The “last chance” rule, also known as “last clear opportunity” doctrine, is a legal concept that has been used in some personal injury cases. It applies to cases in which both plaintiff and defendant share some responsibility for the accident leading to the case. We’ll show you how the “last chance” rule works and what it might mean for certain types of personal injuries cases.
Personal Injury Cases: Contributory Negligence
“Common law” is the source of the “last chance” rule. Common law is a legal rule made by judges in court decisions that have been handed down over time, and not a rule codified in a statute or law.
“Last clear opportunity” was created as an exception to “contributory negligence”, which is one of the most common defenses in personal injuries cases. It may be a good idea to begin with an explanation about contributory negligence.
The very plaintiff-unfriendly contributory neglect rule applies to personal injury cases. It states that if the plaintiff is found to be negligent in any way and that negligence caused the accident, the plaintiff can not seek damages from the at-fault parties. Learn more about personal injury damages. Most states have replaced contributory negligence with comparative negligence. More details will follow. (Note: Alabama and Maryland, North Carolina, Virginia and Washington D.C. still adhere to contributory negligence rules.
Definition of “Last Clear Chance.”
Judges created the last chance rule to alleviate the severe effects of contributory negligence. In states that have contributory negligence, judges believed that negligent plaintiffs should be able to receive some compensation in certain circumstances rather than being left with nothing.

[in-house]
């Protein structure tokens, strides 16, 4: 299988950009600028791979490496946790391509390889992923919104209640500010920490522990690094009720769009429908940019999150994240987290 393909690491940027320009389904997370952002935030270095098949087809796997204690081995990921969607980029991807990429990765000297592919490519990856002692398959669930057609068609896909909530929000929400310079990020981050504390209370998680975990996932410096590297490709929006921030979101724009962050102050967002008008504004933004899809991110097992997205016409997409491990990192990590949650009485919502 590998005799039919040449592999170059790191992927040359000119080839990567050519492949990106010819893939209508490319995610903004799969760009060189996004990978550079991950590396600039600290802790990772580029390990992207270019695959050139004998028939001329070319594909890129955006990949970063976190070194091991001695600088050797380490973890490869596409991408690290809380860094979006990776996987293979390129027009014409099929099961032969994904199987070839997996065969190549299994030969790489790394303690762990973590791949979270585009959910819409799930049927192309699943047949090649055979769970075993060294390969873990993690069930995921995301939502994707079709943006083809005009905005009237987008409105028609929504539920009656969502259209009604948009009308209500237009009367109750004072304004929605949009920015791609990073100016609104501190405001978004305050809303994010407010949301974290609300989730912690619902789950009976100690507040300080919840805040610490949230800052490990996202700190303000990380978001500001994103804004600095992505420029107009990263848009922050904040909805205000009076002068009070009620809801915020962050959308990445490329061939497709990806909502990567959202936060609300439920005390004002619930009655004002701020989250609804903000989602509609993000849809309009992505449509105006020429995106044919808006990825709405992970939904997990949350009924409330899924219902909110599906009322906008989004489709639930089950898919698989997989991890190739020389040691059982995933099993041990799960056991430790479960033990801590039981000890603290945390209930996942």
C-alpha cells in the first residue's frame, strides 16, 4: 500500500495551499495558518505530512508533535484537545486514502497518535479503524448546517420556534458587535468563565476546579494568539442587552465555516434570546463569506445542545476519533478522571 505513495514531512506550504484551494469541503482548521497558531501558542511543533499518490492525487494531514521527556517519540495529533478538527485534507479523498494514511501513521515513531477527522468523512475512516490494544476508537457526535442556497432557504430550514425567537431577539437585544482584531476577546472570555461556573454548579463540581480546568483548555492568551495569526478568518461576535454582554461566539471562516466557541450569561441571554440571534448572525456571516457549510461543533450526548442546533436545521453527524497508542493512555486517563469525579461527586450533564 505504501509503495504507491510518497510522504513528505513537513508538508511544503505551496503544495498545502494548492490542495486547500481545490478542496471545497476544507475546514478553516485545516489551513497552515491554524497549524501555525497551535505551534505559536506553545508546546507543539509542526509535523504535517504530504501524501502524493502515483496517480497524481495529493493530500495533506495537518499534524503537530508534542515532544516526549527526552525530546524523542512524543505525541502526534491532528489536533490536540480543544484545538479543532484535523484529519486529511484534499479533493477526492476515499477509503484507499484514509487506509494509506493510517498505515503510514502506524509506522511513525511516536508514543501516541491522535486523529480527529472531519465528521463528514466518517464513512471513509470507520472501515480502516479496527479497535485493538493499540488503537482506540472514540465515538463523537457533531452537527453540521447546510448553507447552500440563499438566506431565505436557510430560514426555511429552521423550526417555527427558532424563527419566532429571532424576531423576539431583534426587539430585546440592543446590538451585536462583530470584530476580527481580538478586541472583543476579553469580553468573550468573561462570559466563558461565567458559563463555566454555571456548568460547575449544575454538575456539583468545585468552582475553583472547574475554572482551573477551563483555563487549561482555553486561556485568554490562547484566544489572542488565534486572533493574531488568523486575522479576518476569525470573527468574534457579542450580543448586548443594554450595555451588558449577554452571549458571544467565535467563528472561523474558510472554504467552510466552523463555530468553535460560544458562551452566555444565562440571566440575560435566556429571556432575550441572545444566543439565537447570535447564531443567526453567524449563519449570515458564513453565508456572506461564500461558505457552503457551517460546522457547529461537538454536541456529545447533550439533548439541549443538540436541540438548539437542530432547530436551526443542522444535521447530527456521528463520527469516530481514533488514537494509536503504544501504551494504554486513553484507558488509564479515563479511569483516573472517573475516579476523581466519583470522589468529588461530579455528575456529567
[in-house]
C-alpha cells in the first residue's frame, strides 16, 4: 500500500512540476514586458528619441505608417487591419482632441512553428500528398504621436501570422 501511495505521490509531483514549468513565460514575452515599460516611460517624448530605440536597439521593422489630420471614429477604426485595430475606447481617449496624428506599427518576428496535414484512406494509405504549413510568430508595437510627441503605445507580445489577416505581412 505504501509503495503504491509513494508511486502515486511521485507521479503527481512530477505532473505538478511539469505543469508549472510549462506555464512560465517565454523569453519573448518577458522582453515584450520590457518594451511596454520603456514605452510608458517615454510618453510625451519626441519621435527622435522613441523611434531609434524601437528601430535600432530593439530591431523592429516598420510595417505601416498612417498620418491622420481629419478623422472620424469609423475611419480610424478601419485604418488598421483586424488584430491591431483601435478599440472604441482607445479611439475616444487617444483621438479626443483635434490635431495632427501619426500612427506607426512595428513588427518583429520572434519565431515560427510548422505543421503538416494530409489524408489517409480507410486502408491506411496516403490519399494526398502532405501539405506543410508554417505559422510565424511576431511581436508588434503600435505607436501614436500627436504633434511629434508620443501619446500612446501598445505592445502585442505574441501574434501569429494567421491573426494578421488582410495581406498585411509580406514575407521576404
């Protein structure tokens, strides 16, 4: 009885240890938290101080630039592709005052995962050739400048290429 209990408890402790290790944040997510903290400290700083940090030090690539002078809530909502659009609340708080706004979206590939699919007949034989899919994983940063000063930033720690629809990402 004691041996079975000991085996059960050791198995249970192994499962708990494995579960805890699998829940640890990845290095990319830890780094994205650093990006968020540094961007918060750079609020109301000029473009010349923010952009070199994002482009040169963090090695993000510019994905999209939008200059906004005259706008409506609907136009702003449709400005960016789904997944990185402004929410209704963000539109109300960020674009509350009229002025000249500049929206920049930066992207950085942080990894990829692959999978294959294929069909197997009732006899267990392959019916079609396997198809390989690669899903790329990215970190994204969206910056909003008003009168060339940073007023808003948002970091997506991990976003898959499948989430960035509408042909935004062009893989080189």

Although the exact language of this last clear chance rule varies from one state to the next, it states that even if the plaintiff is negligent in an accident, they can still recover damages if defendant could have prevented the accident entirely by exercising ordinary care and reasonable prudential. Find out more about negligence, “reasonable care”, fault for an accident.
The plaintiff must usually prove the following in order to be able to use the “last clear opportunity” rule:
- The plaintiff was in danger of death and could not be saved.
- The defendant was aware of the danger and
- The defendant had a reasonable chance to avoid the injury or accident.
The last clear chance rule sounds exactly like it is in some ways. A negligent plaintiff must show that the defendant had the last chance to alter course and not injure the plaintiff.
Let’s take a look at an example to show how the last clear opportunity rule could be applied in practice. Let’s suppose that the plaintiff was crossing a railroad bridge. The bridge did not have “No Pedestrians” signage or a walkway so that the plaintiff could not move when a train arrived. Even though the plaintiff was clearly negligent in his actions, he/she could still claim damages if the train driver exercised ordinary care and could have seen the plaintiff. The train would have been able stop safely before it hit the plaintiff. The train driver had the best chance of avoiding the accident in this instance.
What is Comparative Negligence instead of “Last Clear Chance?”
As stated above, the majority of states have abandoned contributory neglect and adopted comparative negligent schemes. This effectively moves on from the last clear opportunity rule, although it is still referenced in some personal injuries cases.
The plaintiff can still seek damages for an accident if the plaintiff’s negligence was less than 50% of the accident’s cause. Let’s take, for example, a case involving a car accident. The jury determines that the plaintiff was 30% responsible for the crash and awards $100,000 in damages. The plaintiff would see his or her damages reduced by 30% (equal to the plaintiff’s share of the fault) and would only receive $70,000. The state may also follow “pure” comparate negligence. This means that the plaintiff can still receive damages even though his or her negligence was more 50% of the accident’s cause.